The compensation paid out to workers reflects: (a) the value of their contribution to the firm or organization; and (b) a possible premium because of restrictions on competition. The latter restrictions, which may take the form of corruption or monopolies that preclude labor from freely flowing throughout the economy, allow […]

Native American Inequality in the 21st Century

I am currently engaged in a systematic assessment of Native American inequality, a setting in which the forces of rent and closure are again substantial. This project responds to a regrettable lack of examination of Native socio-economic well-being. This project provides the largest comprehensive examination in three decades of the […]

Loneliness of Affluence

Individuals live simultaneously in a variety of social worlds.  Micro groups such as neighborhoods, schools, workplaces, churches, and associations, which are embedded in meso communities and macro societies.  Individuals are not passive in their choices of which of these worlds to inhabit; they seek out some environments while avoiding others. […]

Occupational Closure and Inequality

Over the last three decades, there has been a weakening of institutions that historically allowed workers to capture rents, in particular the loss of collective bargaining power once held by unions, and the stagnation of the minimum wage. Rent exists wherever demand for labor exceeds supply because that supply is […]


A Native American tribe is doing exactly the opposite of what you’d think they’d do: they’re kicking people out of the tribe, huge numbers of them, including people whose ancestors without question were part of the tribe. And the story of a white guy who only wants to date Asian […]

movie: Queen of Versailles

The Queen of Versailles is a documentary about a billionaire family and their financial challenges in the wake of the economic crisis that reveal the innate virtues and flaws of the American Dream. The film begins with the family triumphantly constructing the largest privately-owned house in America, a 90,000 sq. […]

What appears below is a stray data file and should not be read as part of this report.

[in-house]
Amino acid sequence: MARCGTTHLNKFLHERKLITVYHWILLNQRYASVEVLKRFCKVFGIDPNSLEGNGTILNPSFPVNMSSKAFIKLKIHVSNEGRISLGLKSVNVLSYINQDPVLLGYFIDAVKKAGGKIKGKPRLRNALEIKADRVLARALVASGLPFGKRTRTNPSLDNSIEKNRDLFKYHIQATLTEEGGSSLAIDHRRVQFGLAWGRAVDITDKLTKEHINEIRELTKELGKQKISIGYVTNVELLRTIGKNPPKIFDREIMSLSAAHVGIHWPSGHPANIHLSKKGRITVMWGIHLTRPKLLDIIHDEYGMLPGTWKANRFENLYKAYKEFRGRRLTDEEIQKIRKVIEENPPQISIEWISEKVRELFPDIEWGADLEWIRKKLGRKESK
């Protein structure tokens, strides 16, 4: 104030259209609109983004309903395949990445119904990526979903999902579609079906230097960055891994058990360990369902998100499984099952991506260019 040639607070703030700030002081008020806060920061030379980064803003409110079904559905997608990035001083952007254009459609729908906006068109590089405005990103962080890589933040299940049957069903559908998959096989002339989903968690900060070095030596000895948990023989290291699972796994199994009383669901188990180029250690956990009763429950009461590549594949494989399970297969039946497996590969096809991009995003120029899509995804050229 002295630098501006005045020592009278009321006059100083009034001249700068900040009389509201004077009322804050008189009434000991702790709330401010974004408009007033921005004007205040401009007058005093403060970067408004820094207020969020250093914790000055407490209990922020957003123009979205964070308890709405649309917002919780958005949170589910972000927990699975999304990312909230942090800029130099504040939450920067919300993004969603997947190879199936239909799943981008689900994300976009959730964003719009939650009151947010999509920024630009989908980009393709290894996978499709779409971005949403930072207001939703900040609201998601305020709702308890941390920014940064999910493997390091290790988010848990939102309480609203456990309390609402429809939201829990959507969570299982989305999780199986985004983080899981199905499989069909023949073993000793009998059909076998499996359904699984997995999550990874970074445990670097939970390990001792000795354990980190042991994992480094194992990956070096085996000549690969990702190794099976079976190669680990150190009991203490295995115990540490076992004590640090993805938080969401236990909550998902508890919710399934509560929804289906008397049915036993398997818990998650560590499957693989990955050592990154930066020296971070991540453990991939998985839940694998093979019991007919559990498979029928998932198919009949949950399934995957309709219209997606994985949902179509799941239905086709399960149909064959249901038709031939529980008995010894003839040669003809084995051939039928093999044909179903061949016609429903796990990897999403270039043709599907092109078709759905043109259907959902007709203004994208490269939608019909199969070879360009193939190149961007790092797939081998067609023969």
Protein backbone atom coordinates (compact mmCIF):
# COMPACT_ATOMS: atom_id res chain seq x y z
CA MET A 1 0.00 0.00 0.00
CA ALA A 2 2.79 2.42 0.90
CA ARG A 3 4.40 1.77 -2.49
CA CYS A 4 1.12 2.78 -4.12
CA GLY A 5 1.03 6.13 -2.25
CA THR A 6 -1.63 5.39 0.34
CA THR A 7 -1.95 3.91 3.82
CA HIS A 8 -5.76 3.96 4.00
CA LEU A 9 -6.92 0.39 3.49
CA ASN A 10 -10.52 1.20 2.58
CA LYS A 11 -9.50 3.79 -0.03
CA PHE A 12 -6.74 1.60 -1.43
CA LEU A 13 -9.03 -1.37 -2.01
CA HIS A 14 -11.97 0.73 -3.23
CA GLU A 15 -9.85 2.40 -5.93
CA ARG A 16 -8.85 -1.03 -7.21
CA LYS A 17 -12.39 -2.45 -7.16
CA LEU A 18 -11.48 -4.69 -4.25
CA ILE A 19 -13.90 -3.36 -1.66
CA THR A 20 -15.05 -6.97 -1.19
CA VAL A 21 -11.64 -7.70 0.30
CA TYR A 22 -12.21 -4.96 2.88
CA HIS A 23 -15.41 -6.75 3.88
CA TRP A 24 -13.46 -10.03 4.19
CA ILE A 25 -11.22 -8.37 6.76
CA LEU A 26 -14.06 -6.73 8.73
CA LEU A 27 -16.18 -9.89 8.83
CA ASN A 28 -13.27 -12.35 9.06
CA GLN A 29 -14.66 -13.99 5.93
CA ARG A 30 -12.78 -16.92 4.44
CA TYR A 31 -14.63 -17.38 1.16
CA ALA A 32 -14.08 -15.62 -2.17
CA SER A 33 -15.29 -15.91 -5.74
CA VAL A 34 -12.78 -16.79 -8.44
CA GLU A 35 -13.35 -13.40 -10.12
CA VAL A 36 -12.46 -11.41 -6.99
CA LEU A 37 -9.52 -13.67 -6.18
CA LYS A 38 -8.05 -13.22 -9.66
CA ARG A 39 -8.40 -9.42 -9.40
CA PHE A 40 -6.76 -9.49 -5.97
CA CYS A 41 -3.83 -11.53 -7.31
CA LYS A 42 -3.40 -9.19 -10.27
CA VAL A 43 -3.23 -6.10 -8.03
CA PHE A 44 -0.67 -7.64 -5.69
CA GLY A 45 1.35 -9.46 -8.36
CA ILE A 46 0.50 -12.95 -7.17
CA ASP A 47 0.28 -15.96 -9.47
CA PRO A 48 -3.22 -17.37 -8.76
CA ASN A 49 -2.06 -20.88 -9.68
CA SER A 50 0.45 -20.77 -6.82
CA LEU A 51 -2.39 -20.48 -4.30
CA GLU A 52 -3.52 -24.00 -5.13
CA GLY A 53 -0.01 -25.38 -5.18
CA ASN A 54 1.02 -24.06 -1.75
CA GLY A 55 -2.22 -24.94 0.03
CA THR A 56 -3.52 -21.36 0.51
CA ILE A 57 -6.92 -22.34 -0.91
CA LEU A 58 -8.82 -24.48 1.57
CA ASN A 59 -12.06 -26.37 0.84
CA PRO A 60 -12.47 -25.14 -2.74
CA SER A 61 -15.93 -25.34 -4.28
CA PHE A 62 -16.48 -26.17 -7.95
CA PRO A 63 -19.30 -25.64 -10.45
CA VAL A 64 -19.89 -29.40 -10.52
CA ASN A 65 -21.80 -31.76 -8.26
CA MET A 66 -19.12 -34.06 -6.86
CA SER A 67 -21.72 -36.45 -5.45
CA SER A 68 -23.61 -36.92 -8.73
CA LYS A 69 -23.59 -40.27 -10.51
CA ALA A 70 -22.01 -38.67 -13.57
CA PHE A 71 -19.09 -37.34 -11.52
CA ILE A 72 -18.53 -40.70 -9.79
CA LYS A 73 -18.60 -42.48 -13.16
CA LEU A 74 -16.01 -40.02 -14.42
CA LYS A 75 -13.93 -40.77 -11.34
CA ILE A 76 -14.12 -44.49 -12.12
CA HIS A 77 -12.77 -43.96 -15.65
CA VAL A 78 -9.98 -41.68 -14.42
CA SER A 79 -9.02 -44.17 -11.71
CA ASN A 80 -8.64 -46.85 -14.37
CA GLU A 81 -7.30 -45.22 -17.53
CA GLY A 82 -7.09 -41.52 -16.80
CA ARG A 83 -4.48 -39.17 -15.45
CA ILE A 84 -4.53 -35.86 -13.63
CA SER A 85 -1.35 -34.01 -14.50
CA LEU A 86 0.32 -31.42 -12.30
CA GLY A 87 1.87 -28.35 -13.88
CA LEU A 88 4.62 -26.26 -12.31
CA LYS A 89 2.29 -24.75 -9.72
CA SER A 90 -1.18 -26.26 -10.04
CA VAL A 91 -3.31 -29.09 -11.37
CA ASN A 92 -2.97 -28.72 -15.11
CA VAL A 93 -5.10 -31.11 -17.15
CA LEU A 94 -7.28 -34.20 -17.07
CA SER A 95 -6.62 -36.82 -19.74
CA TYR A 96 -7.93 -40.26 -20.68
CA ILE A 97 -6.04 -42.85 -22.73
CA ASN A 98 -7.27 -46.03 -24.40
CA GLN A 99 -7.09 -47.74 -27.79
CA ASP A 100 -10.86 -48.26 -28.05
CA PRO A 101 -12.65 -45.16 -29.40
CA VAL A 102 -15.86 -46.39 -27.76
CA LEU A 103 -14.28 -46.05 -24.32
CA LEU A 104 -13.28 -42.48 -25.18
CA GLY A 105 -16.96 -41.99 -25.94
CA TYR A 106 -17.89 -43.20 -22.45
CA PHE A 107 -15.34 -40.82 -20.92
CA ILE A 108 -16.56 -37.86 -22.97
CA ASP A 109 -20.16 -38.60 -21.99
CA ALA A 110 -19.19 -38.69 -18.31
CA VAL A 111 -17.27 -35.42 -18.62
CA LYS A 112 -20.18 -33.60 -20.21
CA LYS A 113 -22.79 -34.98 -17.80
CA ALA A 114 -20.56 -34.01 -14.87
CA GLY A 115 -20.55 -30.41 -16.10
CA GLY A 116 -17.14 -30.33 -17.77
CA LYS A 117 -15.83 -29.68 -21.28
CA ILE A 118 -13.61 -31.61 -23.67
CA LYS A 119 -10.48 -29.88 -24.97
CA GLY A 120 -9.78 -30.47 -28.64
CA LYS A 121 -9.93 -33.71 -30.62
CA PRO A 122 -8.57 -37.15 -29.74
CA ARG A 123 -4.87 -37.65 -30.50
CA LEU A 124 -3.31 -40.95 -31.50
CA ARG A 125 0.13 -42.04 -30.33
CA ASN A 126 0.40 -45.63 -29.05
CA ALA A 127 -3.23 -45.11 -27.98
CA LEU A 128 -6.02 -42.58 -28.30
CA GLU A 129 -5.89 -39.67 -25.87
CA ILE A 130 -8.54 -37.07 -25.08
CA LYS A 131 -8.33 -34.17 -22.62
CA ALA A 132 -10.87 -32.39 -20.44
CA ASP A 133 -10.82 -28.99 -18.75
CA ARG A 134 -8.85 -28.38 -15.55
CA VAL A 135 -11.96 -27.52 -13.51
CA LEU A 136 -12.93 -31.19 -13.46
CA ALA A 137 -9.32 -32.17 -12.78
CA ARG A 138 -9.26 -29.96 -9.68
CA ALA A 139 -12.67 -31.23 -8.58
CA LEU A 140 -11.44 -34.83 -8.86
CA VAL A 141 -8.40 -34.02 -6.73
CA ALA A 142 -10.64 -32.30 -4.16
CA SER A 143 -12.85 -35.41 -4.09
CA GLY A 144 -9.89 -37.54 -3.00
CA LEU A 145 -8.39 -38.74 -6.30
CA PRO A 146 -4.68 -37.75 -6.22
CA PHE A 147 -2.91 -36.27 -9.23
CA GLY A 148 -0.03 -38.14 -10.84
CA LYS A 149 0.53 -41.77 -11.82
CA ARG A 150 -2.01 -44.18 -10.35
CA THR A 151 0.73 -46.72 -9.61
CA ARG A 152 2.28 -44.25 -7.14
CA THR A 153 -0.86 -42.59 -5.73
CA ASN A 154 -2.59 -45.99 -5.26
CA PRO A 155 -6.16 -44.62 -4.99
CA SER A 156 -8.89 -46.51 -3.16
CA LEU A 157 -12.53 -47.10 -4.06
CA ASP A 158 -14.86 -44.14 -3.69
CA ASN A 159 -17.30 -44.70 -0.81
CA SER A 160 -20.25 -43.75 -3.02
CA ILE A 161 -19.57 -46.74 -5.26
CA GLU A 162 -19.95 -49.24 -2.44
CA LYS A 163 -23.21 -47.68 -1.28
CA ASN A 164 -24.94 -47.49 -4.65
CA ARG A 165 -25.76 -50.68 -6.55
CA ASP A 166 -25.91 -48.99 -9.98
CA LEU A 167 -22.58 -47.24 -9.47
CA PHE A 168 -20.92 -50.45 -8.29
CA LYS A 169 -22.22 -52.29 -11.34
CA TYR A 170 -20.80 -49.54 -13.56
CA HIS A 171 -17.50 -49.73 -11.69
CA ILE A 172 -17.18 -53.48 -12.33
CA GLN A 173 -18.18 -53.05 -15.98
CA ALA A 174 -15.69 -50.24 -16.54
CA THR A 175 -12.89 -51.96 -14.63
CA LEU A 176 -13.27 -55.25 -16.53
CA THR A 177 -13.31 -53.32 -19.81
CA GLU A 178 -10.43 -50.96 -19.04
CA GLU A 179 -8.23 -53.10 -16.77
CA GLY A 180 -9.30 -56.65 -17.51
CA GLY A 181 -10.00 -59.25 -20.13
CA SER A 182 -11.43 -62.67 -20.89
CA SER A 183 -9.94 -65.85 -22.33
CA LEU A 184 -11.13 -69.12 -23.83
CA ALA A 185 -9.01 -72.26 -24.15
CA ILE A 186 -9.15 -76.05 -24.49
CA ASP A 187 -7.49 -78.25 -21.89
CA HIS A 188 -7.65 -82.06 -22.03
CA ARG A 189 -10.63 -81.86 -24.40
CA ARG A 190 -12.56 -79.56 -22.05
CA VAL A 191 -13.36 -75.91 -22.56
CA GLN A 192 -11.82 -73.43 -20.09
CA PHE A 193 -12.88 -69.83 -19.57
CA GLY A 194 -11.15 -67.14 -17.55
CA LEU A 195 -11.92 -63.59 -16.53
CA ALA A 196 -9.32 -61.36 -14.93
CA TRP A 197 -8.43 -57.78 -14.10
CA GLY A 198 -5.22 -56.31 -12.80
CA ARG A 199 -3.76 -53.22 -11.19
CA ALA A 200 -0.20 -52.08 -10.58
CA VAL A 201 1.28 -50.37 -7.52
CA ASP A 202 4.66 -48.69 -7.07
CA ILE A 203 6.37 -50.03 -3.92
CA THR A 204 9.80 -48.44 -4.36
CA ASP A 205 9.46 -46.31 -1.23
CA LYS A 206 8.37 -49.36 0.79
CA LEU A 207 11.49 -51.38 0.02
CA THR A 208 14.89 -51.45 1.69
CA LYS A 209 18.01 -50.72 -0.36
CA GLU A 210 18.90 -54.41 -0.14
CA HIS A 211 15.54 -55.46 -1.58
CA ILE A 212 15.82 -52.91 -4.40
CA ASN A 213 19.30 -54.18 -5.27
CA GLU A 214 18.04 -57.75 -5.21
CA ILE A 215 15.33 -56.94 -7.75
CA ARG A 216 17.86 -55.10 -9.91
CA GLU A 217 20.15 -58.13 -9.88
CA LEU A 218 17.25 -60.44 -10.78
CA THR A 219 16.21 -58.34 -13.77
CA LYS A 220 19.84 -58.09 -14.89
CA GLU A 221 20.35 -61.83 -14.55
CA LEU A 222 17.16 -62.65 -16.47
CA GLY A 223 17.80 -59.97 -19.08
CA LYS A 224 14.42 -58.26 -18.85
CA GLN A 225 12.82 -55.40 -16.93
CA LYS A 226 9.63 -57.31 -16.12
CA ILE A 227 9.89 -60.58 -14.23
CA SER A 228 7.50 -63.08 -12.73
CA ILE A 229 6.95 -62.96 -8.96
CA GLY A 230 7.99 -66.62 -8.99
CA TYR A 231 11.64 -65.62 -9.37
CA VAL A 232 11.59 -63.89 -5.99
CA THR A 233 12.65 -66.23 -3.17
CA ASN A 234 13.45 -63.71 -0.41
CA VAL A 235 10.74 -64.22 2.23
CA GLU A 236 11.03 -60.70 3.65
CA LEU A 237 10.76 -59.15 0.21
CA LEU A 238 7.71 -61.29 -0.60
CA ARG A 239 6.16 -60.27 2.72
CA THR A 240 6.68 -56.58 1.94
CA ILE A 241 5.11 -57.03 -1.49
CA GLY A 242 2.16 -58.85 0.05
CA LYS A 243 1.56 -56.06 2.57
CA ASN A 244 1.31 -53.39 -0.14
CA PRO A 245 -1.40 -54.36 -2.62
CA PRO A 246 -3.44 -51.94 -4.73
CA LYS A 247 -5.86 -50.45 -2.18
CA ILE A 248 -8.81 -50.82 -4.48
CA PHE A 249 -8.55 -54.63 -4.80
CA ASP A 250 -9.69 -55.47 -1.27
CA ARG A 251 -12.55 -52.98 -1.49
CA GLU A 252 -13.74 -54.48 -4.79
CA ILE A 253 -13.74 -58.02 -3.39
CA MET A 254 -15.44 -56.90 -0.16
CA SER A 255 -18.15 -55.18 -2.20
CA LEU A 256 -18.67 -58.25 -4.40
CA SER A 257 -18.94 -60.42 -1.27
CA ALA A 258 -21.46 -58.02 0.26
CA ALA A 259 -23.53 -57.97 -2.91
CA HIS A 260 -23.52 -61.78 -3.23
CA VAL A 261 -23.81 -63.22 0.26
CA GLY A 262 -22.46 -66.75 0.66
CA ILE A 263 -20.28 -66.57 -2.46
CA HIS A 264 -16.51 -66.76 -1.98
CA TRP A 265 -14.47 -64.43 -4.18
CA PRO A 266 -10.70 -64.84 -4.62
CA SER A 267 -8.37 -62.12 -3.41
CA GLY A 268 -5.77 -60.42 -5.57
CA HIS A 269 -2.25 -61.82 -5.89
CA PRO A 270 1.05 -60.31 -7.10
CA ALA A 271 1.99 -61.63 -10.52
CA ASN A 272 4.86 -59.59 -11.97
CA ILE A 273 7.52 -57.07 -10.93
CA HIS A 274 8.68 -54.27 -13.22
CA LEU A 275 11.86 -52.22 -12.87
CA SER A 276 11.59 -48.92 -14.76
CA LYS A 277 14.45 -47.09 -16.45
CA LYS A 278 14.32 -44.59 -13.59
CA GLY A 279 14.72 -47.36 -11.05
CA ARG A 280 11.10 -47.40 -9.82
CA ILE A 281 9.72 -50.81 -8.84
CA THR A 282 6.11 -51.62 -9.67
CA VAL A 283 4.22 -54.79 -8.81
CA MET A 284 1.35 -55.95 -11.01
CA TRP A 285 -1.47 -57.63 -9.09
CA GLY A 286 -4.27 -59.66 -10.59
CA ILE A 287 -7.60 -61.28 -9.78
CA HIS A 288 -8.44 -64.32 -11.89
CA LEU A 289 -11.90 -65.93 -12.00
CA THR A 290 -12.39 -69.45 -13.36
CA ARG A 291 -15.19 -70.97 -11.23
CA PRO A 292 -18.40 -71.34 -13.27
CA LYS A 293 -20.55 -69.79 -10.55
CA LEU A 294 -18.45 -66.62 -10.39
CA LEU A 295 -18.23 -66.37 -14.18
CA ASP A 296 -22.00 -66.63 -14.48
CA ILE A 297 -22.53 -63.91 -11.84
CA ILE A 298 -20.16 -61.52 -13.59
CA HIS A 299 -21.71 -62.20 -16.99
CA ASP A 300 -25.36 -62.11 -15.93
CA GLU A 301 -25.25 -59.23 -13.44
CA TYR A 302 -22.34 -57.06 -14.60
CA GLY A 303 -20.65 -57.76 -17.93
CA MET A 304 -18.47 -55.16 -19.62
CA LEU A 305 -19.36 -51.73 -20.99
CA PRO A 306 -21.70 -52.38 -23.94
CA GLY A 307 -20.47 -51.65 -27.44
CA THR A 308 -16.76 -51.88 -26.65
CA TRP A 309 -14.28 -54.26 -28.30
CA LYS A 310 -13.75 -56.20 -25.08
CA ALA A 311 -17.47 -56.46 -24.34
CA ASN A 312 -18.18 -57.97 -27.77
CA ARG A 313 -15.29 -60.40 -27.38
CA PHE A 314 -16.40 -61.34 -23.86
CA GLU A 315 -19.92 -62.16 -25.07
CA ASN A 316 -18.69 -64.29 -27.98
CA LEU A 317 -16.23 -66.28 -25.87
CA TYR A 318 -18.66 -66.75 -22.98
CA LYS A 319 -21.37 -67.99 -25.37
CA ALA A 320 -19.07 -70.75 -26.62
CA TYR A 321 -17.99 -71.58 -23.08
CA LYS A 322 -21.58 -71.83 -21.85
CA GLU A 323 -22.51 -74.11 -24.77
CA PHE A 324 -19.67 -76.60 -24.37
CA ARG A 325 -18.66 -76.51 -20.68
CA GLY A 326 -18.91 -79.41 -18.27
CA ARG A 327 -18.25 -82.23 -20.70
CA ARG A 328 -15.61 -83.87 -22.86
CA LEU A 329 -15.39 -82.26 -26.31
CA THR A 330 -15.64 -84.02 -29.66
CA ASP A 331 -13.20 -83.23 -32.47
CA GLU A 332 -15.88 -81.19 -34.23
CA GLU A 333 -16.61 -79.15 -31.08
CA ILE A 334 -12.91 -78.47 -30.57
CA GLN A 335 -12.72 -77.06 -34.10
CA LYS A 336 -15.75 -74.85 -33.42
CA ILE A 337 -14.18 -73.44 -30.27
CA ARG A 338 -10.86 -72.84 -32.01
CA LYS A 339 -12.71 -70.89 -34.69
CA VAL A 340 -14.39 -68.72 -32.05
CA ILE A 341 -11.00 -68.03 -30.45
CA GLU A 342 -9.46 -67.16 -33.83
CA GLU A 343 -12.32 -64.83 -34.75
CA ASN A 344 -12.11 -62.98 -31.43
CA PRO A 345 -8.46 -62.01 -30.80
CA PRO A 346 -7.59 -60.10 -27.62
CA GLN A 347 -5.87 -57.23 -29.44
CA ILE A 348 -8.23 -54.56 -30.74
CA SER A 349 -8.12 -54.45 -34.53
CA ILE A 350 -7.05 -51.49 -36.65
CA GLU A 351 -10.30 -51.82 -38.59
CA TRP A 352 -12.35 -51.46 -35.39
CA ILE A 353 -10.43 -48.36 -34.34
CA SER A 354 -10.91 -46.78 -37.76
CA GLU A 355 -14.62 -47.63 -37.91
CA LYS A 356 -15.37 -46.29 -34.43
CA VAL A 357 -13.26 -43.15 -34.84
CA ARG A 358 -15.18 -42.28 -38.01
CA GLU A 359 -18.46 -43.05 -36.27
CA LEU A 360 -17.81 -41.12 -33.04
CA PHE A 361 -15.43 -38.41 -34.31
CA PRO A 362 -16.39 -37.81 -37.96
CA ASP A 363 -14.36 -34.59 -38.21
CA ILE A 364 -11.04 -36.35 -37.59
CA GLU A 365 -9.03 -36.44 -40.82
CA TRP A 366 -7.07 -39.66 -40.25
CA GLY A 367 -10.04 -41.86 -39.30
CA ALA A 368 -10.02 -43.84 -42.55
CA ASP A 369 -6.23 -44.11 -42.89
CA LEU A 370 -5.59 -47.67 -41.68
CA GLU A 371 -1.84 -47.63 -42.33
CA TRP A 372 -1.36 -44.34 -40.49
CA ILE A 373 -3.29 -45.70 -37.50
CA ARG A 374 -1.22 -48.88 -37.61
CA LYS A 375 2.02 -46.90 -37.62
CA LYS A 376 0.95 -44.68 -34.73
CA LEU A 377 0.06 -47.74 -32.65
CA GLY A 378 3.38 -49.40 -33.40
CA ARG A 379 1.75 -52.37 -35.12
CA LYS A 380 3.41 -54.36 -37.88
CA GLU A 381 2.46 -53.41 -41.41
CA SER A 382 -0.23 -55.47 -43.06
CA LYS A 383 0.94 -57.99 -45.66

paper: Distributional Effects of the Great Recession: Where Has All the Sociology Gone?

We review the main distributional effects of the Great Recession and the ways in which those effects have been organized into narratives. The Great Recession may affect poverty, inequality, and other economic and noneconomic outcomes by changing individual-level behavior, encouraging the rise of new social movements or reviving older ones, […]

paper: What Drives Indian Poverty?

In the past thirty years, growth in Native American educational attainment has surpassed that of non-Hispanic whites.  Despite these gains, poverty has only increased.  During this time, several important developments proliferated across Indian country, including gaming and energy projects, expanded social and health services, new forms of tribal governance, and […]

course: Classics of Modern Social Theory

The course explores the modern social world and current economic, political and social debates. Students will use the foundations of social theory to analyze, discuss, and write well-reasoned arguments addressing large societal changes happening today. Essentially, students will learn to think like sociologists. Topics may include: the problem of social […]

news: So You Think You Can Be a Hair Braider?

Jestina Clayton grew up in a village in Sierra Leone where every girl learns traditional African hair-braiding. Then, when she was 22, she moved to Centerville, Utah, a place where no one learns traditional African hair-braiding. So Clayton was pleasantly surprised to find a niche in the market among a […]

course: Sociology of the Middle Class

Course covers economic, social, and political causes and consequences of class in America. Topics include: class culture; education; recent social protests, including Occupy Wall Street and the Tea Party; and the 2012 presidential election. Emphasizes ways that social class shapes the background and experiences of current Stanford students and what […]

course: Sociology of the Great Recession

Course covers economic, social, and political consequences of the recession. Topics Include: inequality; job prospects for college graduates; marriage/divorce; immigration; the 2012 presidential election; and modern populist movements. (Stanford Summer 2012 and Fall 2013; instructor-designed course).   | Syllabus | Course Evaluations |

report: How Much Protection Does a College Degree Afford?

This study examines whether a college degree protected these recent graduates from a range of poor employment outcomes during the recession, including unemployment, low-skill jobs, and lesser wages. The report draws upon data from the 2003–2011 Current Population Survey (CPS) to examine the early labor market outcomes of 21- through […]